Bash Makes the Historical Hysterical

Bash in NYC

Historical Homos, the new series streaming now on Dekkoo, began as a coffee table book by Bash, a New Yorker, and his sister, Lucy Hendra.  It later morphed into social media with its popular Instagram page.

When the siblings began their search for a production company to turn Historical Homos into the series it is now, they were connected with Zachary Quinto who happened to be working on a similar project called Pride and Prejudice with Donal Brophy and Emrhys Cooper.  The group decided to combine both projects into one, hosted by Bash and Donal.

We spoke with Bash as the premiere party for Historical Homos, held last week in NYC at Club Cumming.

Donal Brophy, Zachary Quinto and Bash at the Historical Homos premiere party at Club Cumming

Were you schooled in NYC? 

Bash:  I was!  I went to the Bronx High School of Science where, ironically, I cemented my love of history.  I then double majored in History and Classics at Columbia, where I was able to become a real scholar of Ancient Greek.

How did you become so obsessed with these great queers of yesteryear?

I became obsessed with these stories because they are just too damn delicious! My obsession is primarily with the stories, but then also with translating them into a contemporary idiom. The second episode of our show focuses on a French transgender spy and soldier from the Enlightenment – who publicly transitioned her gender 250 years ago. Long before the word “trans” even existed! Not everyone cares as much about the Enlightenment or its transgender spies as I do. But if I can tell the story of the Chevalier d’Eon with humor and modern references, then people start to feel some of my passion for the characters, their exploits, and what they might mean for the queer community today.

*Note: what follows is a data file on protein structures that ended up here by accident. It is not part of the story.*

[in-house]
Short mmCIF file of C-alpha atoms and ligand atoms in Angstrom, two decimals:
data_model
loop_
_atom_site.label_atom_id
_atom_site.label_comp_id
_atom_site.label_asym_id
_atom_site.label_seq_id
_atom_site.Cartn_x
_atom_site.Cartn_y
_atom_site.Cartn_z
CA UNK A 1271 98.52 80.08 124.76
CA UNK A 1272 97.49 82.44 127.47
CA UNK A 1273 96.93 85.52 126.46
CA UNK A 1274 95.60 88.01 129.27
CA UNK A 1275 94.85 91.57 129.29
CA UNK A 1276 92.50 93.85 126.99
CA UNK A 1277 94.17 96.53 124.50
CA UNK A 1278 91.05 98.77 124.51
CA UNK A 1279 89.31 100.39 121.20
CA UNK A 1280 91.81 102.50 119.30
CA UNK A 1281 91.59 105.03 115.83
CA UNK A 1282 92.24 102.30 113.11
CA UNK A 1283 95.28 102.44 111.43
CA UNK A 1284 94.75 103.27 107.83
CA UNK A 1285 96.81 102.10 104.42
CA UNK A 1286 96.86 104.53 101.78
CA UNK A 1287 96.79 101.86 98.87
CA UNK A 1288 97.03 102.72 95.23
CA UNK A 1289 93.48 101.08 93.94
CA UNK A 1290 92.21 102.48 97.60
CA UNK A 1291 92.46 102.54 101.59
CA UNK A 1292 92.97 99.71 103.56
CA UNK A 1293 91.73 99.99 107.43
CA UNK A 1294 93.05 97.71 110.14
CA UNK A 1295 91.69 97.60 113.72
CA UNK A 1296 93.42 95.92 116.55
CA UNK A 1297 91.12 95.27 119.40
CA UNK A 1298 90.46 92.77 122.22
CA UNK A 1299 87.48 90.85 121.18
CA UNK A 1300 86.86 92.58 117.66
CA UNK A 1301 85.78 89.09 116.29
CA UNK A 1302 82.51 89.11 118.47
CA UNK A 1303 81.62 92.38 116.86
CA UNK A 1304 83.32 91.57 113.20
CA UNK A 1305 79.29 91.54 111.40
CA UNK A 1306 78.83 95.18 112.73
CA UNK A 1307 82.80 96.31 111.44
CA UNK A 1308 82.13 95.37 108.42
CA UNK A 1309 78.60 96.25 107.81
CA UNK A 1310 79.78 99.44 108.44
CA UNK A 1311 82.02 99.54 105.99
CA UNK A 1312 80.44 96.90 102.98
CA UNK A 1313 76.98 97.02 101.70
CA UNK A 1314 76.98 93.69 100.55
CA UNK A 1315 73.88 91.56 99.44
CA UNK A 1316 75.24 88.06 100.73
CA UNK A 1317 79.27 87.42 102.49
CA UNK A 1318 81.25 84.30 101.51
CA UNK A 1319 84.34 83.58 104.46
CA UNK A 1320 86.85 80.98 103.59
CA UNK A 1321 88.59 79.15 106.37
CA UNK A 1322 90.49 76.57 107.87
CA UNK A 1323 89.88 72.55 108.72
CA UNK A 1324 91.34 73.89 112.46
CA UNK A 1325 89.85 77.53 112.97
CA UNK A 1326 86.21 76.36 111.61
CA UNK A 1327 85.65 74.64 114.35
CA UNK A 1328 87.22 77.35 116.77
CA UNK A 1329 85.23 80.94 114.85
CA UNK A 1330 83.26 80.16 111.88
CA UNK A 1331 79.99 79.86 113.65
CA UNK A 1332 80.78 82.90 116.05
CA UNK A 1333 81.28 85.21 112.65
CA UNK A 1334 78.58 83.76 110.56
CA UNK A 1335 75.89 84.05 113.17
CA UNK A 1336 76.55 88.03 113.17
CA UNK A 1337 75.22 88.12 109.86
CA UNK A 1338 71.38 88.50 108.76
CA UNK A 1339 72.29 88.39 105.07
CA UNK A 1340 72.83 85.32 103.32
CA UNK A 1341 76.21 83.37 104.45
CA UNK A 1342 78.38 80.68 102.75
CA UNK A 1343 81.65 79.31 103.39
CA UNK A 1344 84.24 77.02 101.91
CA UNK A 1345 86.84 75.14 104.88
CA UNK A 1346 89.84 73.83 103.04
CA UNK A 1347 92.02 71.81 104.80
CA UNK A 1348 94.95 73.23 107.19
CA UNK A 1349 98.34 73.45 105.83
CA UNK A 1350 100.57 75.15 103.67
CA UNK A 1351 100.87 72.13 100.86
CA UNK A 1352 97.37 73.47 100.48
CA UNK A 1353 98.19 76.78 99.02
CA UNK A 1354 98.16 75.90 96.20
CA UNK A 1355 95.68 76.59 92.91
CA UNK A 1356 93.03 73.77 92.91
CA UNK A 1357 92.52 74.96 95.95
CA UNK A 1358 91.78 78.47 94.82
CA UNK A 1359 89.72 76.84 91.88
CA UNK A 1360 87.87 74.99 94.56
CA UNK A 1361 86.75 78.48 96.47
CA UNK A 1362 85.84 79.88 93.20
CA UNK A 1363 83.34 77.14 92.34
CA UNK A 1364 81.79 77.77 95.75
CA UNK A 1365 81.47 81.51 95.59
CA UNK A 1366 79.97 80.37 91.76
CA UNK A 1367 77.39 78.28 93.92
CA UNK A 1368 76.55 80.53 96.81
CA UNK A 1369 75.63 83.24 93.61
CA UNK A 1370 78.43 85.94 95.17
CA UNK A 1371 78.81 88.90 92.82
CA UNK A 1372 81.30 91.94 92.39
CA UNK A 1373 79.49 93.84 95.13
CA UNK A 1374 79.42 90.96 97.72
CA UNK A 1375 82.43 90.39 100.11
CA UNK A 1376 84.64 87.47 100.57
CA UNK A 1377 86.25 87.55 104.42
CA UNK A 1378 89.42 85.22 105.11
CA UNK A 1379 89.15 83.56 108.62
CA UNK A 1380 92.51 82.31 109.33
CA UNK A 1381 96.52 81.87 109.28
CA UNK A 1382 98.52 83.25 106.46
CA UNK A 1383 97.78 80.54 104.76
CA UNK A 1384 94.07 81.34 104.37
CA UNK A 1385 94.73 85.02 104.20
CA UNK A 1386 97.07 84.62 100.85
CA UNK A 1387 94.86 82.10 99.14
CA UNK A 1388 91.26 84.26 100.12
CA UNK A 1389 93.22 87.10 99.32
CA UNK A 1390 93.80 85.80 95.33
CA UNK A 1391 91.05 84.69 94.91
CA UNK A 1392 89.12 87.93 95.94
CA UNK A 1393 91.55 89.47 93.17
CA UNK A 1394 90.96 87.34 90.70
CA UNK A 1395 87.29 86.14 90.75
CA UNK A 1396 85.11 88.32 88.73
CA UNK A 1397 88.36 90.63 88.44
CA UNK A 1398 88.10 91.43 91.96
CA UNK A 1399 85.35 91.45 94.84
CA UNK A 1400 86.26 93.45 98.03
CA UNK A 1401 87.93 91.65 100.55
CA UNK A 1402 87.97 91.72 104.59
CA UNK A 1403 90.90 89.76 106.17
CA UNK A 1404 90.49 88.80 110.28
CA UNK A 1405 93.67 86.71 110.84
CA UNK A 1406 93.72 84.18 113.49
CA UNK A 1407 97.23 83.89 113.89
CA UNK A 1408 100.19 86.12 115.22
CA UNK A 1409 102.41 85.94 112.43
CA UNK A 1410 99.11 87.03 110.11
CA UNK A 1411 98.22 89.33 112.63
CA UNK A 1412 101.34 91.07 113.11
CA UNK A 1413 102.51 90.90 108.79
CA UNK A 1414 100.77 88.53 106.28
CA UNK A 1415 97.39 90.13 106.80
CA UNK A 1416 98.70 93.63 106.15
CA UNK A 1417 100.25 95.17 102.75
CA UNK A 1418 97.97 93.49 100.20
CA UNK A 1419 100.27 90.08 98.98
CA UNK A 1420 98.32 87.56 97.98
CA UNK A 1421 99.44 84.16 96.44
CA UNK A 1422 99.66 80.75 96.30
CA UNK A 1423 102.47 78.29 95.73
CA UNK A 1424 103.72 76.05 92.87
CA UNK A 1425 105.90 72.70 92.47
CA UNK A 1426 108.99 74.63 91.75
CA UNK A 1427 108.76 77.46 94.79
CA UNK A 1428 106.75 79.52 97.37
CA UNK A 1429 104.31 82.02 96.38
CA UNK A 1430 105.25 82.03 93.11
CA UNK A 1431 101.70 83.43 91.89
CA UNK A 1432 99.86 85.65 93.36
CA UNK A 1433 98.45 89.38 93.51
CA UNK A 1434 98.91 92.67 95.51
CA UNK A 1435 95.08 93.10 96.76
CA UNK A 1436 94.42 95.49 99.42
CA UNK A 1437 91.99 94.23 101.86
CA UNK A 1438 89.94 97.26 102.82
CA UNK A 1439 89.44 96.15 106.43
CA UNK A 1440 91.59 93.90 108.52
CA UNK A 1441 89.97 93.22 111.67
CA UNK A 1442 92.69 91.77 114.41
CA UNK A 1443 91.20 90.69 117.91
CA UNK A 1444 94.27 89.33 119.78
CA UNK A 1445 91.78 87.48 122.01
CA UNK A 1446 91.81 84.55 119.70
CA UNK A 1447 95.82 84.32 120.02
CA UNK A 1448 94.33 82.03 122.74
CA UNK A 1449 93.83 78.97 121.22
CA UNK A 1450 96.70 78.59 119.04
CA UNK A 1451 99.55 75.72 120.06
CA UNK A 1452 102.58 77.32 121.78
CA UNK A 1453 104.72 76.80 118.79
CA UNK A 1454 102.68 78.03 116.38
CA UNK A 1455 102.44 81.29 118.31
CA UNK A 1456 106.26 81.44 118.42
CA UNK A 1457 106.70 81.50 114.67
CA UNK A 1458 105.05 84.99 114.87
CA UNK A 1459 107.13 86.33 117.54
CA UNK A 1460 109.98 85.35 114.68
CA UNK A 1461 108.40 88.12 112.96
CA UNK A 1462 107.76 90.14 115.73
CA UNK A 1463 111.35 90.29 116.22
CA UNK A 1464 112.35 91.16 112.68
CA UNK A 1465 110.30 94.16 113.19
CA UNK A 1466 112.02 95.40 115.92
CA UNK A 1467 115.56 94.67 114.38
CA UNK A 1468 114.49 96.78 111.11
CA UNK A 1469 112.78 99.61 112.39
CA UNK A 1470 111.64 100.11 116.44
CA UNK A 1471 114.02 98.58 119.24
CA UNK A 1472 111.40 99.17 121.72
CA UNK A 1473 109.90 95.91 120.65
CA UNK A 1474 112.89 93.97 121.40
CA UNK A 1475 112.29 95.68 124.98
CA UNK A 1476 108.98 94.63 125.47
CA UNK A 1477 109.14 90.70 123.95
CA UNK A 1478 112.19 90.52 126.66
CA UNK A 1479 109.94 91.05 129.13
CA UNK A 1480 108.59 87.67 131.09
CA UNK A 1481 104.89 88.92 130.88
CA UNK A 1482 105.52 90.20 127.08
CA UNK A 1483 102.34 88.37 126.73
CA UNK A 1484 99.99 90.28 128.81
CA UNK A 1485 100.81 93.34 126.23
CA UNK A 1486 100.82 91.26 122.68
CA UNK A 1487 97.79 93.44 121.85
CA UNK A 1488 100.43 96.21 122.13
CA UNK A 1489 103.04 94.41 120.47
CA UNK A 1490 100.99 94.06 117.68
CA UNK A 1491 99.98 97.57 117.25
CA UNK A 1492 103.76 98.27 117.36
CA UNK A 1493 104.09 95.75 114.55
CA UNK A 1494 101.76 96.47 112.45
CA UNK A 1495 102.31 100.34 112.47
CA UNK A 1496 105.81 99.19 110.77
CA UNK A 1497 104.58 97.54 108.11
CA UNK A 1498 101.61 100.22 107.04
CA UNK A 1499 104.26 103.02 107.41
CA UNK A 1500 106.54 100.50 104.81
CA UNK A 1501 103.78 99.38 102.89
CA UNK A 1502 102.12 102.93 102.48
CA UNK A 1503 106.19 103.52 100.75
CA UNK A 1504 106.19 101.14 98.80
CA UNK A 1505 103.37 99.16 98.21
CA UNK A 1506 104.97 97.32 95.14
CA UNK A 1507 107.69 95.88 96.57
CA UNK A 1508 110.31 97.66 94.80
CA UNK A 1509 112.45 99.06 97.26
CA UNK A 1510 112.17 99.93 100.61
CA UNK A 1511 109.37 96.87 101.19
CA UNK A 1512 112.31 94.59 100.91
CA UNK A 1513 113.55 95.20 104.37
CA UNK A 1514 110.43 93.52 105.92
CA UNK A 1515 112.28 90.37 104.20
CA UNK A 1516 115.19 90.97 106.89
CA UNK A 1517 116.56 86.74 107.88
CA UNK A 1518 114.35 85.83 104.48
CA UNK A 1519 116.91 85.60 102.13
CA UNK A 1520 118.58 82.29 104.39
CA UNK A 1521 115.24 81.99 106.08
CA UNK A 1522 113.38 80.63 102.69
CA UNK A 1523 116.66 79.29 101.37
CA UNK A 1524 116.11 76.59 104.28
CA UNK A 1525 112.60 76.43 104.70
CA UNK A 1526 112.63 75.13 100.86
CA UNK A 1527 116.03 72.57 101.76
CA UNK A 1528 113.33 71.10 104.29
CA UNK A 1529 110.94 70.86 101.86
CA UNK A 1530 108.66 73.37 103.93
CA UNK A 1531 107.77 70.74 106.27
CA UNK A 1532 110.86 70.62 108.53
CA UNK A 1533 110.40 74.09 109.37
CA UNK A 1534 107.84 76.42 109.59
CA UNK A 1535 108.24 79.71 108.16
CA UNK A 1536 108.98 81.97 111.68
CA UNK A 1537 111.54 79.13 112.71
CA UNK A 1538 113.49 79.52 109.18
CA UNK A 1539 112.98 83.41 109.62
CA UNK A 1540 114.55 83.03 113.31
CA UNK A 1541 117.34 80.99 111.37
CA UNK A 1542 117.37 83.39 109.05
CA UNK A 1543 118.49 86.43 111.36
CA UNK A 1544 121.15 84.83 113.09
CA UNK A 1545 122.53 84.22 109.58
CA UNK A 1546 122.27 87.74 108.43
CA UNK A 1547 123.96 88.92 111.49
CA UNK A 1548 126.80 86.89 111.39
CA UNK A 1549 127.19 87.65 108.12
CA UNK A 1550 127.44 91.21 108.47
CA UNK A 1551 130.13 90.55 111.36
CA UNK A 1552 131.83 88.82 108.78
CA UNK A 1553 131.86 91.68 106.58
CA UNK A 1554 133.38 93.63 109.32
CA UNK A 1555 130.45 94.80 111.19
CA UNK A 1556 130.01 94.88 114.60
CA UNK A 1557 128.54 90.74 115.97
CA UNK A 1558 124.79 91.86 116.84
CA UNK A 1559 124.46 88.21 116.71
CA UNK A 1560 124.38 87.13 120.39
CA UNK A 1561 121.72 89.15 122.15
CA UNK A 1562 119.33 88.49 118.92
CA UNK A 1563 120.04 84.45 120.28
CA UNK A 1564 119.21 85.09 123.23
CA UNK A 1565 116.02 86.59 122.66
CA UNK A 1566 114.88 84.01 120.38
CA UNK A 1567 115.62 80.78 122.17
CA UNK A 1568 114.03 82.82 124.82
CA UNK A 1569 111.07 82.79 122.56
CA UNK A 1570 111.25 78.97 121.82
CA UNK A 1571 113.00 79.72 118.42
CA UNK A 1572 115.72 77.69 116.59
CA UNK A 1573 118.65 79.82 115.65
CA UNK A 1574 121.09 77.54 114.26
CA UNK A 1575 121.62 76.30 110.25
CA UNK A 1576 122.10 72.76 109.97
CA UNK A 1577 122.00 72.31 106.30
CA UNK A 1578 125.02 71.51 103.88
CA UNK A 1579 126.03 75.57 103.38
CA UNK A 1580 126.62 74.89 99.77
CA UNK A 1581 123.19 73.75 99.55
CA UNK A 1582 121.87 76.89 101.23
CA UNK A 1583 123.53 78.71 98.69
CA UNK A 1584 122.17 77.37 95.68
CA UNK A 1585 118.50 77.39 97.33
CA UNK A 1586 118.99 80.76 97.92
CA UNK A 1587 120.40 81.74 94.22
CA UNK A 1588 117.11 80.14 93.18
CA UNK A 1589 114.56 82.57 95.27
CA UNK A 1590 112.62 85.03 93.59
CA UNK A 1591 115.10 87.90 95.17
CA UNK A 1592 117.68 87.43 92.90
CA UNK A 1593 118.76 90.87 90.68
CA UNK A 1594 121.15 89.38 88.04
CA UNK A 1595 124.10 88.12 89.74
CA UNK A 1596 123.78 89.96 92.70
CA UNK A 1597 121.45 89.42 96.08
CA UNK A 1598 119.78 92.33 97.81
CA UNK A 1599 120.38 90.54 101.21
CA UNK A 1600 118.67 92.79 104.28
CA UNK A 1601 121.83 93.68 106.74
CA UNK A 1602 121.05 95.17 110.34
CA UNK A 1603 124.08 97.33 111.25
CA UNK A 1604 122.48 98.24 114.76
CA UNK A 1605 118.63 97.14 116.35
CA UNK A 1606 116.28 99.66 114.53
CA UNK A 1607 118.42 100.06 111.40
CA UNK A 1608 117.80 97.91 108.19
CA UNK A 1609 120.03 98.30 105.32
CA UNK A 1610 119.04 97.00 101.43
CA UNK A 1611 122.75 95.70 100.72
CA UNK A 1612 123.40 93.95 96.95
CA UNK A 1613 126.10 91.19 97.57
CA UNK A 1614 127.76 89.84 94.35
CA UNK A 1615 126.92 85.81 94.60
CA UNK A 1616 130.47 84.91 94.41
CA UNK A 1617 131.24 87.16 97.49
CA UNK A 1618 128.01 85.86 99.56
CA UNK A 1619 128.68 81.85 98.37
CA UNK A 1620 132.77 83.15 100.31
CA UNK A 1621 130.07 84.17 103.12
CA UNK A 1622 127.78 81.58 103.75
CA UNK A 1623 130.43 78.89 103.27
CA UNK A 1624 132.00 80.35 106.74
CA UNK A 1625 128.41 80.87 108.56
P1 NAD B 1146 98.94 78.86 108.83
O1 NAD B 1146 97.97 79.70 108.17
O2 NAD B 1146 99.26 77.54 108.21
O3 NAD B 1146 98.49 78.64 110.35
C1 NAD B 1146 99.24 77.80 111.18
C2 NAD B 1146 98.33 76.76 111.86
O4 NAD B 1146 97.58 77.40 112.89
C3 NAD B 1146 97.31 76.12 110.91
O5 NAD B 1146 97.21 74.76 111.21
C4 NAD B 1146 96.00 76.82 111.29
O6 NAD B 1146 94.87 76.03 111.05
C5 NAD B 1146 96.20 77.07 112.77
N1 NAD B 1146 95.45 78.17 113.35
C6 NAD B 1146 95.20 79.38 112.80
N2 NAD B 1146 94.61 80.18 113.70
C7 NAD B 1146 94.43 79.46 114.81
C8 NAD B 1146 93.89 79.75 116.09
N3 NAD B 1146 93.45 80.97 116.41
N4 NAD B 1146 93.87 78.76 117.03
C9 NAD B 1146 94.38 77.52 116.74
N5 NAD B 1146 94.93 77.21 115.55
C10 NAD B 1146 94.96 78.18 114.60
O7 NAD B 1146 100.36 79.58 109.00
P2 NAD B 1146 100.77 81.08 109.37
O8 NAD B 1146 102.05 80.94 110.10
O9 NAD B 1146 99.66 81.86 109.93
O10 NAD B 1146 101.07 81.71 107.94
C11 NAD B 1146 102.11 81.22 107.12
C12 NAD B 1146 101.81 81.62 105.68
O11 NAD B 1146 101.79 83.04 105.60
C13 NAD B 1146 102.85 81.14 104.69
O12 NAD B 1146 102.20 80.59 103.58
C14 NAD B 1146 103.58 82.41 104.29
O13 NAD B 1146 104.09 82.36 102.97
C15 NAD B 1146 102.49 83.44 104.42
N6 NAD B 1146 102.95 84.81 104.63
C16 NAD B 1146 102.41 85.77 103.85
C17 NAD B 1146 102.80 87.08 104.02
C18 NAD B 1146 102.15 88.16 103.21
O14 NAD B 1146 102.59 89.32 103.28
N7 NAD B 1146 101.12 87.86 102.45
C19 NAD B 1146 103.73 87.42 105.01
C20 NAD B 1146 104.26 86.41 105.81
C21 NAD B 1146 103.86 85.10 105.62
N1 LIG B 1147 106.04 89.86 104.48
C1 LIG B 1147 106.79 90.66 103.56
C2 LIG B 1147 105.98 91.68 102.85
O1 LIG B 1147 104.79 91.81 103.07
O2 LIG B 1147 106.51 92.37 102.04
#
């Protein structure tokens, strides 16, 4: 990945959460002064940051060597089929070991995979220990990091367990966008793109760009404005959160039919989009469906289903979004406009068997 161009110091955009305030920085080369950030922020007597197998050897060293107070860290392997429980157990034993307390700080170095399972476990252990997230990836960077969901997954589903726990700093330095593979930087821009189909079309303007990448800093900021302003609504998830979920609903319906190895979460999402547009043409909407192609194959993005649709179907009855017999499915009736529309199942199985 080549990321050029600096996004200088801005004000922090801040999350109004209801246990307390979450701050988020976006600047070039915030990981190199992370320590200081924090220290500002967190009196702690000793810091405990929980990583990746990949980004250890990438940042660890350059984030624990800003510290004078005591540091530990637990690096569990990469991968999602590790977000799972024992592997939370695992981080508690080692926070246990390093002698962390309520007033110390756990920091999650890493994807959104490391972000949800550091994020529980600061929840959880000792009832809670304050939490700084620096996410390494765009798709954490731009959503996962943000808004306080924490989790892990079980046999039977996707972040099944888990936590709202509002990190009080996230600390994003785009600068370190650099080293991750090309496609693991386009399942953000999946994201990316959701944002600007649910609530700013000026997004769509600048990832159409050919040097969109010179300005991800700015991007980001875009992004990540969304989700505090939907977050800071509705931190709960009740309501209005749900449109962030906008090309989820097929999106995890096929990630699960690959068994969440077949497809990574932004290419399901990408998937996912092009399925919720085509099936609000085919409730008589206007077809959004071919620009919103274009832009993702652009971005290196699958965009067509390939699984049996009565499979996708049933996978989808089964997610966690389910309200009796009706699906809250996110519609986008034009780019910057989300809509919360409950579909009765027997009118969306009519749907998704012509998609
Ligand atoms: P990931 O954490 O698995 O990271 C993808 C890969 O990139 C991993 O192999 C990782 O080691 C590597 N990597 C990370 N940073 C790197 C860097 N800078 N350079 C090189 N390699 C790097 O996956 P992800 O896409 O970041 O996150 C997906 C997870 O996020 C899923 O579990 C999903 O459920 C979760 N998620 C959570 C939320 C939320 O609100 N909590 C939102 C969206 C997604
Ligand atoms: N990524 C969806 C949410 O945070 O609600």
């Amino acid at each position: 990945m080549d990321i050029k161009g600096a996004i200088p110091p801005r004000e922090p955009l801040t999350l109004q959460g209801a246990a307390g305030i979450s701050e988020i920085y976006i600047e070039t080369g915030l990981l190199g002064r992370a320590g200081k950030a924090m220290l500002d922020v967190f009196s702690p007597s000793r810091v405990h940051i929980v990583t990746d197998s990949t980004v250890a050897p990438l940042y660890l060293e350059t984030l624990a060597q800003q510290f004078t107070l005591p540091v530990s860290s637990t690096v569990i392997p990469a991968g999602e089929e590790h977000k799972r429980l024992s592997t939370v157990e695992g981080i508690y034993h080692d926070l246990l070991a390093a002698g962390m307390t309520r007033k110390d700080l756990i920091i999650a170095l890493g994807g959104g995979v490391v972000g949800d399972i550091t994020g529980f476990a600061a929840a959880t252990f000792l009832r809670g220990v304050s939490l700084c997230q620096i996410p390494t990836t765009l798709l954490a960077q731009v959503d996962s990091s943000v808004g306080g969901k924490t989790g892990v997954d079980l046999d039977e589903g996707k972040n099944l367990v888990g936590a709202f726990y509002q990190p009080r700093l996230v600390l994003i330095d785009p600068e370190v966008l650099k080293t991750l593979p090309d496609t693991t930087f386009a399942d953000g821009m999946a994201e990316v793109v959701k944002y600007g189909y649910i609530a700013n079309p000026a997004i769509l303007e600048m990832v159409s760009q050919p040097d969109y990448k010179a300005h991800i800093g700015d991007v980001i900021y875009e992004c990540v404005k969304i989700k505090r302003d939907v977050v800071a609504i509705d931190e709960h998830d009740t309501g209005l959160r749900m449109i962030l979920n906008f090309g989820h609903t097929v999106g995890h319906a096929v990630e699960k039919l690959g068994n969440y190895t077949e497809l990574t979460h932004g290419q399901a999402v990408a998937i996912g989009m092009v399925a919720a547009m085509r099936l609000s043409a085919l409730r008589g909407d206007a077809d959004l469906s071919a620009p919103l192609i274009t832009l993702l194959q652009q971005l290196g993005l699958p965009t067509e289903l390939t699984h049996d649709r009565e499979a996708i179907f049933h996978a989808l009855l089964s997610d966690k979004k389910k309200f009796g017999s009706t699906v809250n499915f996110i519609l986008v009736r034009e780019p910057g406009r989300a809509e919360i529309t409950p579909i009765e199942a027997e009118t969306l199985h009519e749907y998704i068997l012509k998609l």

Do you agree with the adage: “Those who do not learn history are doomed to repeat it”?

My AP Euro teacher would scoff, and so do I. There’s a much better line in Cicero, which says something like: those who don’t know history are doomed to remain children forever. In the case of queer history, LGBTQ+ people are even more responsible for knowing our past. We turn to history to teach us how far we’ve come and to prove how natural and universal it is for any society to challenge heteronormative sexualities and gender binaries.

Because being queer is nothing new, right?

There’s an idea latent in much of Western society that all this queer stuff is modern invention, which on the one hand makes LGBTQ+ people feel special – “we’ve come so far and we’ve made so much progress” – and on the other helps bigots stick to their prejudiced belief that there’s something new, and therefore unnatural, about us. Both viewpoints are inaccurate and must be challenged. The prejudice that LGBT and Q identities are “new” is simply ignorant of the facts. When you see the full range of queer history from gay samurais to medieval trans people to nonbinary Roman emperors, you start to see how untenable that prejudice is.

In 200 years, when some future historian is digging for information on the ancient scholar known as Bash, what juicy gay tidbits will they uncover?

I hope they discover this image of me as the living St Sebastian.

Bash as St Sebastian

Ben Nelson

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